At the end of 2009, wind power supplied about 1.3% of the world's electricity consumption. Wind power is widely used in European countries, and more recently in the United States and Asia. Wind power accounts for approximately 19% of electricity generation in Denmark, 11% in Spain and Portugal, and 9% in the Republic of Ireland.
How it works[change]
Wind power stations use the wind to turn a turbine which turns a magnet inside a coil (a type of generator. The wind has kinetic energy (movement energy) which is changed into mechanical energy by the blades on the turbine. The turbine then turns a generator which creates electrical energy (voltage). The turbine is usually connected by a gearbox to help control the speed it turns the generator at.
Wind Power Stations have the advantage over Fossil Fuel Power Stations as they do not produce any greenhouse gases such as carbon dioxide or water vapour. They also do not produce gases that help make acid rain such as sulfur dioxide.
Wind Power Stations have to be carefully placed. They must be in positions where there is a constant, steady supply of wind. In fact the wind must not become too strong or it may damage the turbine. Because wind is unpredictable, so is the amount of power that wind turbines will produce, making them an unreliable source of energy. Some people also consider wind turbines to be ugly and unsightly.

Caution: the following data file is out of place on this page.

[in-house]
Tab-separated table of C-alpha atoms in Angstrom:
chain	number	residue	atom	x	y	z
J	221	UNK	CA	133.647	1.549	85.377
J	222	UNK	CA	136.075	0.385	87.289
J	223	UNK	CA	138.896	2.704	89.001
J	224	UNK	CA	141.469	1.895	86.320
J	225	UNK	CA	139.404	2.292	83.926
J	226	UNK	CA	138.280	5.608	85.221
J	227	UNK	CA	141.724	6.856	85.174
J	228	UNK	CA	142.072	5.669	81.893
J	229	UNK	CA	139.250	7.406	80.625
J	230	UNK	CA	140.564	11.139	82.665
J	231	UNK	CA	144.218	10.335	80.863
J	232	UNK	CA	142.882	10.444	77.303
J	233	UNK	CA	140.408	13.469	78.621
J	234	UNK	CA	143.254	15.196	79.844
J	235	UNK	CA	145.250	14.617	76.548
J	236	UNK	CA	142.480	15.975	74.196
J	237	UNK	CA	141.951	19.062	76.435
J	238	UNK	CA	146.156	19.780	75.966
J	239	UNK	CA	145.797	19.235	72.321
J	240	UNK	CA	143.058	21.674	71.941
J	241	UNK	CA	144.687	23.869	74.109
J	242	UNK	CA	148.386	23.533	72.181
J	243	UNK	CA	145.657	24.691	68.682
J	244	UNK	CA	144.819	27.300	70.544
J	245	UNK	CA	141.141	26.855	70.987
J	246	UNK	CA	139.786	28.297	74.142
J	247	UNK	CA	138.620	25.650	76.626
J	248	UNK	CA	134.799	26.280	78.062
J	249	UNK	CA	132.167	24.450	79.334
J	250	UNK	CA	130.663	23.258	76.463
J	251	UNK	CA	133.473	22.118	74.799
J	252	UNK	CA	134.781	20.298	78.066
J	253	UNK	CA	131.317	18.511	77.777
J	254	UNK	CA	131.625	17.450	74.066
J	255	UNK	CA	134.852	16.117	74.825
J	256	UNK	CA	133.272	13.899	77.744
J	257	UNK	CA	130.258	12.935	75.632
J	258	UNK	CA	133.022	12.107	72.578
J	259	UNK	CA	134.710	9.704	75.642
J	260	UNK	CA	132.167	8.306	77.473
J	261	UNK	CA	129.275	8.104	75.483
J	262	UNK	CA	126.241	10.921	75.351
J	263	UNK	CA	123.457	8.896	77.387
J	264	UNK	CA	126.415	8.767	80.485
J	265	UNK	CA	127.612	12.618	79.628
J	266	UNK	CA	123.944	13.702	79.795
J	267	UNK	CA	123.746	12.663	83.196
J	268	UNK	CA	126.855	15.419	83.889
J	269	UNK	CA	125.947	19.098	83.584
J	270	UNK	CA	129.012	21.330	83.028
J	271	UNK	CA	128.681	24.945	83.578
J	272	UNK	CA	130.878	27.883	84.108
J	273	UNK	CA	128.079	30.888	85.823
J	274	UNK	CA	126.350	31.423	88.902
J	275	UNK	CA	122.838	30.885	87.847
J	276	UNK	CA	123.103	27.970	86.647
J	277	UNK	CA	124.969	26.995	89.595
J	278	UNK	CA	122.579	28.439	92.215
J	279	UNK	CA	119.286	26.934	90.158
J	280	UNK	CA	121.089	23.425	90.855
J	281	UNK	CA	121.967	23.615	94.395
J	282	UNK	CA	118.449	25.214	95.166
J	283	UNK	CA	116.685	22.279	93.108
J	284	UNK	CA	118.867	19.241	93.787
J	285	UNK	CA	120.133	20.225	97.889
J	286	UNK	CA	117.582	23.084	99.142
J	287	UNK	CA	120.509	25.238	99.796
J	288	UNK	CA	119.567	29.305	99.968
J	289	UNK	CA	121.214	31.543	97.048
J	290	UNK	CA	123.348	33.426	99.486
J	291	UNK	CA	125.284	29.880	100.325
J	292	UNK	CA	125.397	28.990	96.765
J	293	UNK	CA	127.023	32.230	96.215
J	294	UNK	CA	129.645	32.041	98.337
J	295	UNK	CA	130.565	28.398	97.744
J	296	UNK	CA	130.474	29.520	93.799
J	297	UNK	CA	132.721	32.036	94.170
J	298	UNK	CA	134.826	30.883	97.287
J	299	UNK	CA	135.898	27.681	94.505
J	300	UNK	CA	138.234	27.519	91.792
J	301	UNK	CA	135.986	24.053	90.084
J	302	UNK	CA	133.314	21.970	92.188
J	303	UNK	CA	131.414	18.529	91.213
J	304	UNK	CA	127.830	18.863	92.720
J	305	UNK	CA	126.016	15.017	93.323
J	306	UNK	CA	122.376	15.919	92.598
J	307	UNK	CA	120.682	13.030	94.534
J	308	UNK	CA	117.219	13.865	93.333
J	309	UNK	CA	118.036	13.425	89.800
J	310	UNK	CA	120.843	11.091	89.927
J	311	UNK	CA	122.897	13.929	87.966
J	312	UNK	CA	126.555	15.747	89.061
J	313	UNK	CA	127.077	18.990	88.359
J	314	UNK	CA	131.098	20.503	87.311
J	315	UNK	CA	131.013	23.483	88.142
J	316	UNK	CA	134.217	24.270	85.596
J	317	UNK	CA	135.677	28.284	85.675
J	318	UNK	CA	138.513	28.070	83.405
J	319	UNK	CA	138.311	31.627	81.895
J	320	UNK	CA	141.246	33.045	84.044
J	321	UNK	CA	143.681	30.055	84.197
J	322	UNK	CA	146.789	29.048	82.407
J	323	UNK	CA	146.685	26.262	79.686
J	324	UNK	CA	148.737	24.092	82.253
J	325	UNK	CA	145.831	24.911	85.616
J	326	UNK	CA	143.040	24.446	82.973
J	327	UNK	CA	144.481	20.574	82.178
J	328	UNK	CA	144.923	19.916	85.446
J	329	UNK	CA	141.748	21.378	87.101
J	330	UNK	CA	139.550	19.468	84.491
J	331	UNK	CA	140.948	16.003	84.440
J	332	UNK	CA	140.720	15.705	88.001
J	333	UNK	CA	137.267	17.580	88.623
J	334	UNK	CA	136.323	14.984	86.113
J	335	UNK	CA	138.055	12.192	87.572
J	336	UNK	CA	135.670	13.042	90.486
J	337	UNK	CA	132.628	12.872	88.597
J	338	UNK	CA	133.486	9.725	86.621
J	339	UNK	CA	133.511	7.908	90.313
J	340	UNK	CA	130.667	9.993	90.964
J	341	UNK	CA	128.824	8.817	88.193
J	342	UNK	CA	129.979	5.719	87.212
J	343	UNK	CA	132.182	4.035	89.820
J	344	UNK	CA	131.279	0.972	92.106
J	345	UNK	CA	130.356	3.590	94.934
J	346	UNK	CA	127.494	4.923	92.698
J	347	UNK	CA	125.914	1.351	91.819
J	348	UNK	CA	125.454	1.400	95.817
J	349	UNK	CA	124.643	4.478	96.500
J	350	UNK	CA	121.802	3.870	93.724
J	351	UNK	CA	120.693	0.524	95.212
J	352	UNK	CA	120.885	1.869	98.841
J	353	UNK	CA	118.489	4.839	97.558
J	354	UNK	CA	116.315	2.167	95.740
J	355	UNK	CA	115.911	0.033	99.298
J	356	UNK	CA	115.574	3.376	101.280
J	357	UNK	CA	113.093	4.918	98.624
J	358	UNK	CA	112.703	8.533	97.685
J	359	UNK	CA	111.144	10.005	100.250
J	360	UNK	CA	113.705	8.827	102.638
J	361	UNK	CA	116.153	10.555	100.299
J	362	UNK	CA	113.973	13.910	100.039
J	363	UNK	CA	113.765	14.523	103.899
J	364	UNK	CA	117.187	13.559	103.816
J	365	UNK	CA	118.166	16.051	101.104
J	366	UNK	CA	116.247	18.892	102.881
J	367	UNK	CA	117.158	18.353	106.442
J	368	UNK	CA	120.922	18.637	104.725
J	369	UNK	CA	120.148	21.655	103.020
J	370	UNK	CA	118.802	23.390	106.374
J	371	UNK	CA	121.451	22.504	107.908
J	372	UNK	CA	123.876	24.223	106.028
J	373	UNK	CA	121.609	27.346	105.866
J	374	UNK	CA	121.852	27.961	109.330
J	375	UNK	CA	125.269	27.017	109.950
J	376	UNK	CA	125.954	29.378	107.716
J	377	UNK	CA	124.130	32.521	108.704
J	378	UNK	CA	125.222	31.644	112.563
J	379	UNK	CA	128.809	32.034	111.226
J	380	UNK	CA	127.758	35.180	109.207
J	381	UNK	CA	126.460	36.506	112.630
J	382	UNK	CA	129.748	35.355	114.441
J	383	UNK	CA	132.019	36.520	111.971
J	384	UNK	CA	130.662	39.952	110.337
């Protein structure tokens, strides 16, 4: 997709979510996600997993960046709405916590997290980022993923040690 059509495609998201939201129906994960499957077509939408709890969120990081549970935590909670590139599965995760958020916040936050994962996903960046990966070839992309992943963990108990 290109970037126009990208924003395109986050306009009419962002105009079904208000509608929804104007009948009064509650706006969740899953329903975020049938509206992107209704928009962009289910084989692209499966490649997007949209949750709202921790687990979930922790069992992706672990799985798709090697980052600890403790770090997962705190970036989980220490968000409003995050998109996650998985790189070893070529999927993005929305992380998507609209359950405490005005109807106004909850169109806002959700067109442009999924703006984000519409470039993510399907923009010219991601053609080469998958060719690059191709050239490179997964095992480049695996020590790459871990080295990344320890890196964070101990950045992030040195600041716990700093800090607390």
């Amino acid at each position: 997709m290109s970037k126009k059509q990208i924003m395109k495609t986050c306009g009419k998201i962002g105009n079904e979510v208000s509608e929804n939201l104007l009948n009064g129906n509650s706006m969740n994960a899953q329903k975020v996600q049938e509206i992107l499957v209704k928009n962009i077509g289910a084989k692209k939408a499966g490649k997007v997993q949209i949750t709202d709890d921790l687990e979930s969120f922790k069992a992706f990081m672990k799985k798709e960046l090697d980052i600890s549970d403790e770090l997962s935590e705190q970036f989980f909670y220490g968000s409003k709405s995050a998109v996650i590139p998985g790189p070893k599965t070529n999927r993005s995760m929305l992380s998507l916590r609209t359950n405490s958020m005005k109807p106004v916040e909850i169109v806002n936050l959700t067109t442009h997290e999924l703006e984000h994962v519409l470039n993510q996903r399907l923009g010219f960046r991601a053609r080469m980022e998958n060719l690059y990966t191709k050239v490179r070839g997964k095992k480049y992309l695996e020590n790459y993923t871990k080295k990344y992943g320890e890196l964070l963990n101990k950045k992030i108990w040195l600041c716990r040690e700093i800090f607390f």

- GWEC, Global Wind Report Annual Market Update
- "Wind power in the UK". BBC News. 2007-12-18. http://news.bbc.co.uk/cbbcnews/hi/newsid_4610000/newsid_4614700/4614743.stm. Retrieved 2010-03-10.
- World Wind Energy Association (2008). Wind turbines generate more than 1 % of the global electricity
- Global wind energy markets continue to boom – 2006 another record year (PDF).
- Global Wind Energy Council (2009). Global Wind 2008 Report, p. 9, accessed on January 4, 2010.
- International Energy Agency (2009). IEA Wind Energy: Annual Report 2008 p. 9.
- The Climate Change Guide easy-to-understand information on Wind power